Planting mangrove on Tarawa (UN Photo | Eskinder Debebe)

¶ The weather has always been an unpredictable element of agriculture, but climate change is expected to make matters significantly worse. Determining how much worse has historically been a challenge. A new study, however, says climate-induced drought could hit several of the world’s major corn producing regions all at once. [BloombergQuint]

¶ A ship with renewable energy panels instead of sails is set for trials next year. The EnergySail, a rigid sail that sits on a pole and rotates to harness both wind and solar energy, could help lower toxic gas and carbon emissions. The EnergySail can also be used when a ship is at anchor or in port to help reduce fuel costs. It can withstand high winds. [Daily Mail]

Eco Marine Power system


¶ Moves including scrapping new diesel and petrol cars from 2040 and £255 million for councils to tackle air pollution locally have been welcomed. The UK Transport Secretary said the government was determined to deliver a “green revolution.” But environmental groups criticized the lack of a scrappage scheme and immediate clean air zones. [BBC]

¶ Highlands and Islands Enterprise has awarded £250,000 to a project aimed at providing power 24 hours a day on Fair Isle in Scotland. The £2.6 million project, which is being led by community group Fair Isle Electricity Company, plans to install three 60-kW wind turbines, a 50-kW solar farm and battery storage on the island. [reNews]

Fair Isle’s old turbine  (Wikimedia Commons | Dave Wheeler)

¶ Renewables and battery storage will replace gas as South Australia’s main source of electricity within eight years, according to industry analysts. The state’s energy transition could be a “leading case study on managing a power system in transition for other mature markets to follow”, says a report by Wood Mackenzie. [The Guardian]

¶ Around 3,516 MW of solar projects were selected in Spain’s renewable energy auction for large-scale solar and wind power plants held by the Spanish Ministry of Energy, Tourism, and the Digital Agenda. Provisional data provided by the spokeswoman of Spanish solar association UNEF, the share of wind power was just 720 MW. [pv magazine]

Sonnedix PV plant in Spain (Sonnedix image)

¶ A total of 6.1 GW of new wind power capacity was installed in Europe in the first half of 2017, according to WindEurope. Some 4.8 GW of onshore wind capacity was installed in the first six months of the year, with the majority in Germany, the UK, and France. A total of 1.3 GW of new offshore capacity was installed in 18 projects. [reNews]


¶ According to a new report by Environment America Research and Policy Center, the US generates nearly eight times as much electricity from the sun and the wind as it did in 2007. This is enough to power more than 25 million homes. The average American uses 10% less energy than he or she did 10 years ago. [North American Windpower]

Wind farm on the prairie

¶ Two California governors, a Republican and a Democrat, celebrated extending one of the state’s key global warming programs. Governor Jerry Brown signed a law extending the state’s cap-and-trade program, as former Governor Arnold Schwarzenegger slammed the federal government for abandoning the climate fight. [Governing]

¶ The latest proposed roadmap for Connecticut’s energy future is out, and it is likely to spark debate in the coming months, much of it over the Millstone nuclear plant and solar energy. The release of the proposed 2017 Comprehensive Energy Strategy is the first step in a months-long process with several public hearings before it is approved. [New Haven Register]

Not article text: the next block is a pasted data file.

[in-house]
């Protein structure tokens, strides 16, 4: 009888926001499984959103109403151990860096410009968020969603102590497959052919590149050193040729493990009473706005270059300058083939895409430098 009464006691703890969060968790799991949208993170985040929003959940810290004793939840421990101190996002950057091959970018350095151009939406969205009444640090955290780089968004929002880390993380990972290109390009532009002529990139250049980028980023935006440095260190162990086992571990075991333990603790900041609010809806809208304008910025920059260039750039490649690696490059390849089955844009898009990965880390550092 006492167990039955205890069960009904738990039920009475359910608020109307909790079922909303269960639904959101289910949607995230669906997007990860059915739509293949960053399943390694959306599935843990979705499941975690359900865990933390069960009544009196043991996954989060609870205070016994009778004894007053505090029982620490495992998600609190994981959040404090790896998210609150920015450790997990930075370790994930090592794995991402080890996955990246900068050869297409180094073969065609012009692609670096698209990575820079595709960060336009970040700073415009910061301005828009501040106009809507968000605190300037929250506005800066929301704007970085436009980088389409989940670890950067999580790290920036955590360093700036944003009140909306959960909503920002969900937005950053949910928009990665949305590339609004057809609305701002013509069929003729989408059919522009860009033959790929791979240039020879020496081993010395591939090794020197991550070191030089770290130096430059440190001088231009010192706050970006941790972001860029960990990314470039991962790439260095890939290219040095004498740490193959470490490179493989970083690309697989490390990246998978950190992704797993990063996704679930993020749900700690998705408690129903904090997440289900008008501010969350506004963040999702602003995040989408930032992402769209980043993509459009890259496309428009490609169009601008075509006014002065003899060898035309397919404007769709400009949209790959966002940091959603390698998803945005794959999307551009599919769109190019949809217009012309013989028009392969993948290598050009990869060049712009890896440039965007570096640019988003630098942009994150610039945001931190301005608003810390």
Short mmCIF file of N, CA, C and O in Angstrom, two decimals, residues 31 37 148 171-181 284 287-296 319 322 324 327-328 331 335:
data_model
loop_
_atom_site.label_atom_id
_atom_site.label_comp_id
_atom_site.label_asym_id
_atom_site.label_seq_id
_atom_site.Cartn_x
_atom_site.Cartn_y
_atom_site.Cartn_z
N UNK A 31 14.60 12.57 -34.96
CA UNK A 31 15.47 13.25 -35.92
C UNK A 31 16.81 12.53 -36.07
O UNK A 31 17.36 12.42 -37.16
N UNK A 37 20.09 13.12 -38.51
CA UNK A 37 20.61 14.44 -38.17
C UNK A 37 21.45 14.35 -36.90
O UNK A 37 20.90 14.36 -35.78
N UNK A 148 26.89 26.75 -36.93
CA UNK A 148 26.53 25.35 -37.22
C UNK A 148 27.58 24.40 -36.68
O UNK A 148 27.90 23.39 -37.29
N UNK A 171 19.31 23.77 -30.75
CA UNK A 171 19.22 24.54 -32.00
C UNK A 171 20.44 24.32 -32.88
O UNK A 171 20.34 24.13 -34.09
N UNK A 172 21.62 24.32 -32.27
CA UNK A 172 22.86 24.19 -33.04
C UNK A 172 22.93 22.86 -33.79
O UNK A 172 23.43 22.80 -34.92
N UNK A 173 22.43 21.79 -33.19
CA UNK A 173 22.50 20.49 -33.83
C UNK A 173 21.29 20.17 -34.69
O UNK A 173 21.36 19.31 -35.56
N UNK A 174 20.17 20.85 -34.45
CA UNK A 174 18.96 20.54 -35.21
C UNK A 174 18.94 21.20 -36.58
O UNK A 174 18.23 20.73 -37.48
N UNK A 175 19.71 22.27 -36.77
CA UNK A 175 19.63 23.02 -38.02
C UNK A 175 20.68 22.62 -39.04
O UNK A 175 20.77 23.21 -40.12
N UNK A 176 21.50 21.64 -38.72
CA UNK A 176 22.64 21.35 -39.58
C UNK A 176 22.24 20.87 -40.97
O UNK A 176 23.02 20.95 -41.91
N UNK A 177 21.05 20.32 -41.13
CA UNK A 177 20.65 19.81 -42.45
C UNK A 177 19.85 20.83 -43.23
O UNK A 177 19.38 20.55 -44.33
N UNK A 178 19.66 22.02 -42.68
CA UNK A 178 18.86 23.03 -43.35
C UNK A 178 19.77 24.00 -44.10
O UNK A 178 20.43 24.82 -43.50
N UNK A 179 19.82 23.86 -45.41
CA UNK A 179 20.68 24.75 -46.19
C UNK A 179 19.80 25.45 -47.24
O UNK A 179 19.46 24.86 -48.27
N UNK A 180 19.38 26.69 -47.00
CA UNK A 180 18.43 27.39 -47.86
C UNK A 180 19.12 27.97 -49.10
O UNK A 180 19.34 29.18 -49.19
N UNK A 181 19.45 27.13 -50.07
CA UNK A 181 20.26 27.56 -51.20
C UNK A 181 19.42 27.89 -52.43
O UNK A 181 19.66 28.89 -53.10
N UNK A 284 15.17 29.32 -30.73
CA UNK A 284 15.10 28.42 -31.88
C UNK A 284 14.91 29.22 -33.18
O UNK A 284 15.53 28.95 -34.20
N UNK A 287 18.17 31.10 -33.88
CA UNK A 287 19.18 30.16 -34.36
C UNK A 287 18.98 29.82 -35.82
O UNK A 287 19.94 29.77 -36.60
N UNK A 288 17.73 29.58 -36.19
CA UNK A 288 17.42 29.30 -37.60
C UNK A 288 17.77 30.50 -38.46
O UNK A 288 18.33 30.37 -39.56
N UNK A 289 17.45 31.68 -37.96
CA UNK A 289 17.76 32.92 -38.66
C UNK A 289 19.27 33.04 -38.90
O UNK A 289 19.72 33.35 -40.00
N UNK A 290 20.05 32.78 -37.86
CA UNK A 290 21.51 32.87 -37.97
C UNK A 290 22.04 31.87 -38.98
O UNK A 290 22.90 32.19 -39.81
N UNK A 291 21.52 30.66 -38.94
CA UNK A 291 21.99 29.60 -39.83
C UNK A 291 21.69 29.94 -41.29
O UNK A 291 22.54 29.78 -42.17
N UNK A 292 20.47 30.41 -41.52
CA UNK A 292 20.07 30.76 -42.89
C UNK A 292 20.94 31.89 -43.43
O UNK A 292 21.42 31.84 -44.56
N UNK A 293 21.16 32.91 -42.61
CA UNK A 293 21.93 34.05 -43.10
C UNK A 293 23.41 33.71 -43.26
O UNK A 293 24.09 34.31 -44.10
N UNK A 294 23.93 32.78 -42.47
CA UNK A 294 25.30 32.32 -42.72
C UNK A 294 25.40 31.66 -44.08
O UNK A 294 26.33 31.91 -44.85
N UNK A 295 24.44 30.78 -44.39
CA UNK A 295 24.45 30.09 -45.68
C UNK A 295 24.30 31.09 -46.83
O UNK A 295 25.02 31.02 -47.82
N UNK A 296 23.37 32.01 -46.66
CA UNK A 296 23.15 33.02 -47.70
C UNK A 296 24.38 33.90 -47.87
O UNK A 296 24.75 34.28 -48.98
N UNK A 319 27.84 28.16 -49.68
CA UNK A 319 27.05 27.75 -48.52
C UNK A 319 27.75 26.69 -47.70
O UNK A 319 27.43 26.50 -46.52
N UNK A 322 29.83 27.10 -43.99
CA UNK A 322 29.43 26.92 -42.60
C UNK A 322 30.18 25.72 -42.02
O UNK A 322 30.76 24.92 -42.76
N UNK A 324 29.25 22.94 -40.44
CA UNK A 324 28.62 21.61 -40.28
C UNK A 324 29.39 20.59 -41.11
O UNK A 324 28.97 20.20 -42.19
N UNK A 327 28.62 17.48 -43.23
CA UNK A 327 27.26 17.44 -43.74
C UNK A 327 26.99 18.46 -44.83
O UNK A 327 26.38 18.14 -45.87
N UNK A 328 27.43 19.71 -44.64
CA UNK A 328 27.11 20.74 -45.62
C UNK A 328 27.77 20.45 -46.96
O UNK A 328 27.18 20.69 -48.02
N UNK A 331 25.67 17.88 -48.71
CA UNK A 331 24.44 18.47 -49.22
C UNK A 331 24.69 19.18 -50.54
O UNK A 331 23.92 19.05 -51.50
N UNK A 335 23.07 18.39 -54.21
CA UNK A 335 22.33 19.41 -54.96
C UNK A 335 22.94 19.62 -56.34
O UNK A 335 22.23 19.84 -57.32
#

Millstone nuclear plant (NRC photo)

¶ South Carolina Electric & Gas Co has announced its customers are producing 43 MW of electricity from their own solar generating systems. That is more than 1% of the five-year retail peak demand on SCE&G’s system, meaning it exceeds the goal set forth in South Carolina’s landmark solar legislation (Act 236) in 2014. [Solar Industry]

¶ Power development company Invenergy LLC and General Electric Co announced plans to build the largest wind farm in the United States in Oklahoma, part of a $4.5 billion project to provide electricity to 1.1 million utility customers in the region. The 2-GW Wind Catcher wind farm is scheduled to come online in 2020. []

Wind turbines in Oklahoma (USGS photo, Wikimedia Commons)

¶ In a move that will probably surprise no one, recent reports indicate Donald Trump will nominate former coal lobbyist Andrew Wheeler to serve as deputy administrator of the EPA. Wheeler was not only a key DC advocate for the coal industry, but also used to be an aide for everyone’s “favorite” climate-denying senator, James Inhofe. [HuffPost]

¶ A group representing several energy companies and ratepayers said it would appeal a federal judge’s ruling that upholds New York’s plan to subsidize nuclear power plants in the state. US District Judge Valerie Caproni in Manhattan had ruled that federal law does not preempt use of zero-emissions credits to support nuclear power. [POWER magazine]

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July 26 Energy News

July 26, 2017


¶ “Small nuclear power reactors: Future or folly?” • Nuclear energy companies are proposing small nuclear reactors as a safer and cheaper source of electricity. A physicist with nearly two decades of experience researching and writing on nuclear reactor designs believes that one should be skeptical of these claims. []

Unfinished Bellefonte nuclear plant (Photo: TVA)

¶ “‘Clean Coal’ Is A Political Myth, Says Coal Company Owner” • Robert Murray, CEO of Murray Energy, America’s largest privately owned coal-mining company, told the press at a conference on clean coal, “Carbon capture and sequestration does not work. It’s a pseudonym for ‘no coal.’ It is neither practical nor economic.” [CleanTechnica]